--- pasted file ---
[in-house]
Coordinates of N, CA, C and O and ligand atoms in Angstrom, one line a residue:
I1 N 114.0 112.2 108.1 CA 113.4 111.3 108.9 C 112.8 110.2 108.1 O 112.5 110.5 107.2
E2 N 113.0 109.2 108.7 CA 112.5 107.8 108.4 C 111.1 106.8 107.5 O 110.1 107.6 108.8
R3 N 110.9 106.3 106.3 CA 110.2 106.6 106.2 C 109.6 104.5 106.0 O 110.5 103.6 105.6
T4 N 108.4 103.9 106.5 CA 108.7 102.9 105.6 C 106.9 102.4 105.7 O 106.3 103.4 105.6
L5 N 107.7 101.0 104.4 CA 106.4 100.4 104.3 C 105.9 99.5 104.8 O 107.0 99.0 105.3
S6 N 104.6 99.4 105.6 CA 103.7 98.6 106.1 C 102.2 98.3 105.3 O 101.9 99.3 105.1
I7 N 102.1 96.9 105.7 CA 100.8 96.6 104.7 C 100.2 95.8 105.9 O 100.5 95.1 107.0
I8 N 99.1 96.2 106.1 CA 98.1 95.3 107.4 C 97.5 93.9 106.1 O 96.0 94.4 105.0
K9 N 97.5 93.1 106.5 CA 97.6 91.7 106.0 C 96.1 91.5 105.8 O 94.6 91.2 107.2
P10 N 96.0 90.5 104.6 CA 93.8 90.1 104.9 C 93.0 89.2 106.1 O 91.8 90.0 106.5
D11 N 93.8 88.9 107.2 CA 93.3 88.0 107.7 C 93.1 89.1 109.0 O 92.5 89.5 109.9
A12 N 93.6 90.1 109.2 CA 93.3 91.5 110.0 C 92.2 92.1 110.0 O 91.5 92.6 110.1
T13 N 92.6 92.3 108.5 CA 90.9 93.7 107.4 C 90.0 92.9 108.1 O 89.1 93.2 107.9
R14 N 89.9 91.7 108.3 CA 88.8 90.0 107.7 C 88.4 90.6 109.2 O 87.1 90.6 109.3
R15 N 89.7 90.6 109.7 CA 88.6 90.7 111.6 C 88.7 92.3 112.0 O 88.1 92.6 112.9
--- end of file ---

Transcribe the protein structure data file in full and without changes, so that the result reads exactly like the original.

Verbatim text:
[in-house]
Coordinates of N, CA, C and O and ligand atoms in Angstrom, one line a residue:
I1 N 114.0 112.2 108.1 CA 113.4 111.3 108.9 C 112.8 110.2 108.1 O 112.5 110.5 107.2
E2 N 113.0 109.2 108.7 CA 112.5 107.8 108.4 C 111.1 106.8 107.5 O 110.1 107.6 108.8
R3 N 110.9 106.3 106.3 CA 110.2 106.6 106.2 C 109.6 104.5 106.0 O 110.5 103.6 105.6
T4 N 108.4 103.9 106.5 CA 108.7 102.9 105.6 C 106.9 102.4 105.7 O 106.3 103.4 105.6
L5 N 107.7 101.0 104.4 CA 106.4 100.4 104.3 C 105.9 99.5 104.8 O 107.0 99.0 105.3
S6 N 104.6 99.4 105.6 CA 103.7 98.6 106.1 C 102.2 98.3 105.3 O 101.9 99.3 105.1
I7 N 102.1 96.9 105.7 CA 100.8 96.6 104.7 C 100.2 95.8 105.9 O 100.5 95.1 107.0
I8 N 99.1 96.2 106.1 CA 98.1 95.3 107.4 C 97.5 93.9 106.1 O 96.0 94.4 105.0
K9 N 97.5 93.1 106.5 CA 97.6 91.7 106.0 C 96.1 91.5 105.8 O 94.6 91.2 107.2
P10 N 96.0 90.5 104.6 CA 93.8 90.1 104.9 C 93.0 89.2 106.1 O 91.8 90.0 106.5
D11 N 93.8 88.9 107.2 CA 93.3 88.0 107.7 C 93.1 89.1 109.0 O 92.5 89.5 109.9
A12 N 93.6 90.1 109.2 CA 93.3 91.5 110.0 C 92.2 92.1 110.0 O 91.5 92.6 110.1
T13 N 92.6 92.3 108.5 CA 90.9 93.7 107.4 C 90.0 92.9 108.1 O 89.1 93.2 107.9
R14 N 89.9 91.7 108.3 CA 88.8 90.0 107.7 C 88.4 90.6 109.2 O 87.1 90.6 109.3
R15 N 89.7 90.6 109.7 CA 88.6 90.7 111.6 C 88.7 92.3 112.0 O 88.1 92.6 112.9